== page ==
Read Liberty's blog for our unique insight, explanation and analysis of the latest human rights issues in the UK.

Latest news

Why Medical Justice had to challenge Home Office policy on torture survivors

New Home Office policy increases the risk of vulnerable people, including torture survivors, being detained and harmed. Kris Harris, Research and Policy Worker at Medical Justice, felt they had no choice but to challenge the policy in court.

Read more

Trump, May and the fightback for human rights

Donald Trump’s presidency poses an existential threat to the global human rights movement. Our resistance must start now.

Read more

Liberty's 'right to rent' guide

Read our nine practical tips on what to do if you’re a potential tenant and are worried about what the 'right to rent' scheme means for you.

Read more

As Snoopers’ Charter becomes law, our message to the Government: see you in court

The passage of the Investigatory Powers Bill through Parliament is a sad day for British liberty – but the fight does not end here.

Read more

PSPO Watch: Kingdom Security come, thy will be done

Enforcement officers are experienced and will only take action when there is an obvious problem. We expect them to use their common sense in applying these measures and they have been trained to do so. So said a Gravesham Borough Council spokesperson following mass criticism of Gravesend’s Public Space Protection Order (PSPO), which criminalises lying down or sleeping in public.

Read more

Never trust a Government that fails to defend the rule of law

Last week, judges were asked to perform their centuries-old role of applying the law to the facts of a case before them. Quite apart from the merits or otherwise of the decision made, what had for hundreds of years been a cherished pillar of our democracy, the envy of many less fortunate around the world, suddenly became the focus of outrage, indignation and vicious personal attack.

Modern Britain was built on two principles: that every citizen, including those in power, is governed by the law, and that those laws are applied by independent judges – not by partisan politicians.

Read more

Major victory for Military Justice but there's still work to be done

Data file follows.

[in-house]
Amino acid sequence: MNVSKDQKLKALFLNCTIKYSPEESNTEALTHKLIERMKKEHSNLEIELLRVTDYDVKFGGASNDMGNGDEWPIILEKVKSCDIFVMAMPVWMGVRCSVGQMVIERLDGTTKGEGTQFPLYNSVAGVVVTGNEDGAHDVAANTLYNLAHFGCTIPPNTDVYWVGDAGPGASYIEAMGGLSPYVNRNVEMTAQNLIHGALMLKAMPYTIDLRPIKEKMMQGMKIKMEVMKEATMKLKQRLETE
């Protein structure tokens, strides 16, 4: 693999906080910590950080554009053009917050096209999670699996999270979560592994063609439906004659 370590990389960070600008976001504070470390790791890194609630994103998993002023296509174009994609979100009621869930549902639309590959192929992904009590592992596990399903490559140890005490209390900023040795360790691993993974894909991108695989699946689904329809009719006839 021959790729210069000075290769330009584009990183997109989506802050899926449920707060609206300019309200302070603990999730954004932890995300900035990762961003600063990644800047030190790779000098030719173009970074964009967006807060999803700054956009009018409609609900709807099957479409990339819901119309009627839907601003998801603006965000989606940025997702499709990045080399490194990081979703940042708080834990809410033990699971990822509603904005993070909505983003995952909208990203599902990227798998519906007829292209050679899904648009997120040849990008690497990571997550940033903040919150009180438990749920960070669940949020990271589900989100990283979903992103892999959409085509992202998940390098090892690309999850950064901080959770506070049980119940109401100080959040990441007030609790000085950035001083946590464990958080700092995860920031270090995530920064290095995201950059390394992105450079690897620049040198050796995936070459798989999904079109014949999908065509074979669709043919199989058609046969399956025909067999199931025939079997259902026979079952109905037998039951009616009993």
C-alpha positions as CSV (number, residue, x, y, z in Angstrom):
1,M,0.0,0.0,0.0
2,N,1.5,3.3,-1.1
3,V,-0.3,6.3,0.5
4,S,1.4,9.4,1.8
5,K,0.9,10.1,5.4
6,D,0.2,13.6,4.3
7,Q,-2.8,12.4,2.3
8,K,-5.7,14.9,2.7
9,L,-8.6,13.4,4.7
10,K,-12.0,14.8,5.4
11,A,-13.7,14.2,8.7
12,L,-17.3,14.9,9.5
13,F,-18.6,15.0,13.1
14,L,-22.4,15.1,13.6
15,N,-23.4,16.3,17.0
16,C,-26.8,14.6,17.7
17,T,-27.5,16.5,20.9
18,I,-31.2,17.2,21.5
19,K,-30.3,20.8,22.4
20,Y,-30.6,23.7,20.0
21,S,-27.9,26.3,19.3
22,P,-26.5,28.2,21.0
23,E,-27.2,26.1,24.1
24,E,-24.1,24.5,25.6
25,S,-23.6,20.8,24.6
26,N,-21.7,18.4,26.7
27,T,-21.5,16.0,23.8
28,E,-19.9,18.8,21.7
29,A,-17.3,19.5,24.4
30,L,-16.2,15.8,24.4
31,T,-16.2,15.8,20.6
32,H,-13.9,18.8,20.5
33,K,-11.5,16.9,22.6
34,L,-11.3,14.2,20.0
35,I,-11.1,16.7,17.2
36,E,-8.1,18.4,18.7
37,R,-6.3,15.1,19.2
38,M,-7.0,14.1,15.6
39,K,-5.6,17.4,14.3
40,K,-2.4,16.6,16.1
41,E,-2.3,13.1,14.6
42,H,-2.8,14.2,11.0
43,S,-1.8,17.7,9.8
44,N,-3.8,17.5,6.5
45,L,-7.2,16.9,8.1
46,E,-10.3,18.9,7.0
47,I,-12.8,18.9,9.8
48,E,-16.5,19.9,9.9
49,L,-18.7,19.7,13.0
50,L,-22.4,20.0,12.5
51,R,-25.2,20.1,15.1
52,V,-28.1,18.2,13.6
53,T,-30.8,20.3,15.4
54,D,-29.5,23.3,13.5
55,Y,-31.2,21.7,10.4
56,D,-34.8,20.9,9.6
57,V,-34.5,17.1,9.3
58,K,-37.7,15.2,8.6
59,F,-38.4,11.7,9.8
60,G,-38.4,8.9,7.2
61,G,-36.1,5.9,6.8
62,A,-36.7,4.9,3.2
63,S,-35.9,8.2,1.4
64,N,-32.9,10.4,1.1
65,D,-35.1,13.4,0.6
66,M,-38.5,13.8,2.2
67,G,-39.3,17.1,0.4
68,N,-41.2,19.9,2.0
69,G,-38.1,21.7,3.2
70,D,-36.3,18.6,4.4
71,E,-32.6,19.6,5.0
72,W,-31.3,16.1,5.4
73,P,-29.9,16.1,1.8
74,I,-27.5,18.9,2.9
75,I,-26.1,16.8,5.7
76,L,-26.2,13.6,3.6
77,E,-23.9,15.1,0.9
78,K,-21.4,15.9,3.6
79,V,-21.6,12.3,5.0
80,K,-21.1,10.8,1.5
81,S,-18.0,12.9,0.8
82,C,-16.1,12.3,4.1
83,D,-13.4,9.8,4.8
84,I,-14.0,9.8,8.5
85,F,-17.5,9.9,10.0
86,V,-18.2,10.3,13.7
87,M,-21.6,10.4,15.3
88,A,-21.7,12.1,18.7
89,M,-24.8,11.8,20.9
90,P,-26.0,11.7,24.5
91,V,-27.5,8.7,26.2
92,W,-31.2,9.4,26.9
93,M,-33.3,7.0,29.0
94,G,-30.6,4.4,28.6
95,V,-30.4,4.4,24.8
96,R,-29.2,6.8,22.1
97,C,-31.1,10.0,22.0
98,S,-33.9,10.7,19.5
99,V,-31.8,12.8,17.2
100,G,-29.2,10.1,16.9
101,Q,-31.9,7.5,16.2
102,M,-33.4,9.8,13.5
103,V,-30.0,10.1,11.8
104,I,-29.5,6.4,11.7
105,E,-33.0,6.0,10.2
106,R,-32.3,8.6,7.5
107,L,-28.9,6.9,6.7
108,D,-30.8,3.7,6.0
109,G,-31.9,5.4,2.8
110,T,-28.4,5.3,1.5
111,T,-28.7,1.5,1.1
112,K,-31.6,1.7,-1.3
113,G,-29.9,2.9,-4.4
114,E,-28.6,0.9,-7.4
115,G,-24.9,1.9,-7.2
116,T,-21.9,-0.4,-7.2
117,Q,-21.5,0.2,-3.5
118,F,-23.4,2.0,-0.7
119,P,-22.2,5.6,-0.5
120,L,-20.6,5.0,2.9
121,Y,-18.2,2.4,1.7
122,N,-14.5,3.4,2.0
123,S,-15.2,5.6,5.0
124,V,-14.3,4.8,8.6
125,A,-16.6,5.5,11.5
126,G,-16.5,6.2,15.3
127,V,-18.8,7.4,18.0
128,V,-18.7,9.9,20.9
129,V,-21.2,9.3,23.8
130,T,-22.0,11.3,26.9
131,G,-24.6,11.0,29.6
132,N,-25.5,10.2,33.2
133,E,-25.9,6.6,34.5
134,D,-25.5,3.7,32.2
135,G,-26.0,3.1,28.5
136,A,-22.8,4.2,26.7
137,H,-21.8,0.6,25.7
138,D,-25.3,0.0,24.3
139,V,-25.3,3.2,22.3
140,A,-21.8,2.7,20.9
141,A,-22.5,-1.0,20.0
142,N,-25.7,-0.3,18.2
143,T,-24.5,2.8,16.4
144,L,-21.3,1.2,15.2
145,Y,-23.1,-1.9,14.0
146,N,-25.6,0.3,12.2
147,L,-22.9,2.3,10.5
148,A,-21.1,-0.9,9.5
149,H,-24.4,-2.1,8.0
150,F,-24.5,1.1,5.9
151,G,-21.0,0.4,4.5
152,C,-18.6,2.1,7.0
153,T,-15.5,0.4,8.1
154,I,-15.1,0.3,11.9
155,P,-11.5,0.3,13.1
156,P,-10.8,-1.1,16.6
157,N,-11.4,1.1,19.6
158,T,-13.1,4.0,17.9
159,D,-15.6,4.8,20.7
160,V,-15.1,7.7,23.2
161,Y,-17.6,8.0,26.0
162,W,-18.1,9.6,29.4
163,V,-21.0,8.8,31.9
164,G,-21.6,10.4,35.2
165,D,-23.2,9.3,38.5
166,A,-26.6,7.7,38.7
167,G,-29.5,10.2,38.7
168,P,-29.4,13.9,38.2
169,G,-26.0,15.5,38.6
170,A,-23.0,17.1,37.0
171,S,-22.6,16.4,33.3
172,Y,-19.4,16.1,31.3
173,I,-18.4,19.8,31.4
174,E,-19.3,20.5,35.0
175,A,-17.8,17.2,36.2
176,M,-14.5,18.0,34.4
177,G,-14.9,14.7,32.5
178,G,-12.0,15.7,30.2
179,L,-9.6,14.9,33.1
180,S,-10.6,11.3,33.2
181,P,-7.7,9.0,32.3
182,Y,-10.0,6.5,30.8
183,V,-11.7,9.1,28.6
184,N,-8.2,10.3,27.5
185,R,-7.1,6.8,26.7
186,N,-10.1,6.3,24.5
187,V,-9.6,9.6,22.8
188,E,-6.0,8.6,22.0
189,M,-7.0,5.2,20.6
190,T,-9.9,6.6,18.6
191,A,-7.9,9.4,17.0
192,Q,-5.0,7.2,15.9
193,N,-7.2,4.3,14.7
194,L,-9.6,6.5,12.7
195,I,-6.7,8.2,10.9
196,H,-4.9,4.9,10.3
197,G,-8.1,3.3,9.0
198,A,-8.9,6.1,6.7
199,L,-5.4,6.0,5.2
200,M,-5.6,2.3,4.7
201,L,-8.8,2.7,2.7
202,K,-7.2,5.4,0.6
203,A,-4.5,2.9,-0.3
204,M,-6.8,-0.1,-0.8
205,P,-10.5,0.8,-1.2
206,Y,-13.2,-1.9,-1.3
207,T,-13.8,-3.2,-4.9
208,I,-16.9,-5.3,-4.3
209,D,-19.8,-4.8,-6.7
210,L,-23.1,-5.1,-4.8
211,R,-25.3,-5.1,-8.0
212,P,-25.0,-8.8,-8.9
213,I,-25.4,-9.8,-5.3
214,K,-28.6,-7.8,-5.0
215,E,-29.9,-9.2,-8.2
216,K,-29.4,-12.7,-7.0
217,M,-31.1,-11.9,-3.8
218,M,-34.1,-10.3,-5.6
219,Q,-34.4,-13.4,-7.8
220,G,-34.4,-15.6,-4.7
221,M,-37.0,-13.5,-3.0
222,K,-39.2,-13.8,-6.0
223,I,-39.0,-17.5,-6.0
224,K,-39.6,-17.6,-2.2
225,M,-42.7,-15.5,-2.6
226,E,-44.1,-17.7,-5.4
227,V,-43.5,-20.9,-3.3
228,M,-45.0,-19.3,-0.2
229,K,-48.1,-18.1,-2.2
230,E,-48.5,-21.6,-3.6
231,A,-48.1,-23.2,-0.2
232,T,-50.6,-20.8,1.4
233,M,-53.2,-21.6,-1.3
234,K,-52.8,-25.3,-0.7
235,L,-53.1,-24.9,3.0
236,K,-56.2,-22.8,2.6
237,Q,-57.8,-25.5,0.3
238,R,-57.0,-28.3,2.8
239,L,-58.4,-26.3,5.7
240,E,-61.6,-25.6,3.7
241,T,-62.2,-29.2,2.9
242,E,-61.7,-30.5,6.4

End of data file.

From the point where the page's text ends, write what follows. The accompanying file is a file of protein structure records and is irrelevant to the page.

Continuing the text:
It should go without saying that the human rights of our service men and woman deserve to be protected as much as everyone else’s. And today – following another major victory for our Military Justice campaign – a truly fair and independent justice system for our troops is a step closer.

Yesterday Defence Minister Mark Lancaster announced that allegations of sexual assault, exposure and voyeurism made within the Armed Forces will soon have to be referred to the relevant service police force.

Read more

The Government has promised to safeguard refugee children - let's hold them to it

In a welcome statement on Tuesday, the Government announced plans to publish a safeguarding strategy for unaccompanied asylum-seeking children by 1 May 2017.

The chaos surrounding the transfer of vulnerable children from Calais has highlighted the urgent need for forward planning and a serious commitment to the welfare of these children.

Read more

Social workers overwhelmingly opposed to Government plans to strip vulnerable children of their rights

The Government wants to allow local councils to opt out of 80 years’ worth of essential child protection obligations – stripping vulnerable children of their rights and putting them at serious risk of neglect and abuse.

Proposals in the Children and Social Work Bill would let councils ask the Secretary of State for Education to exempt them from having to comply with any aspect of children social care law since 1933.

Read more

The Snoopers' Charter has almost passed - but this isn't the end of the road

Today, MPs have a final chance to voice their opposition to the Investigatory Powers Bill – or Snoopers’ Charter.

Read more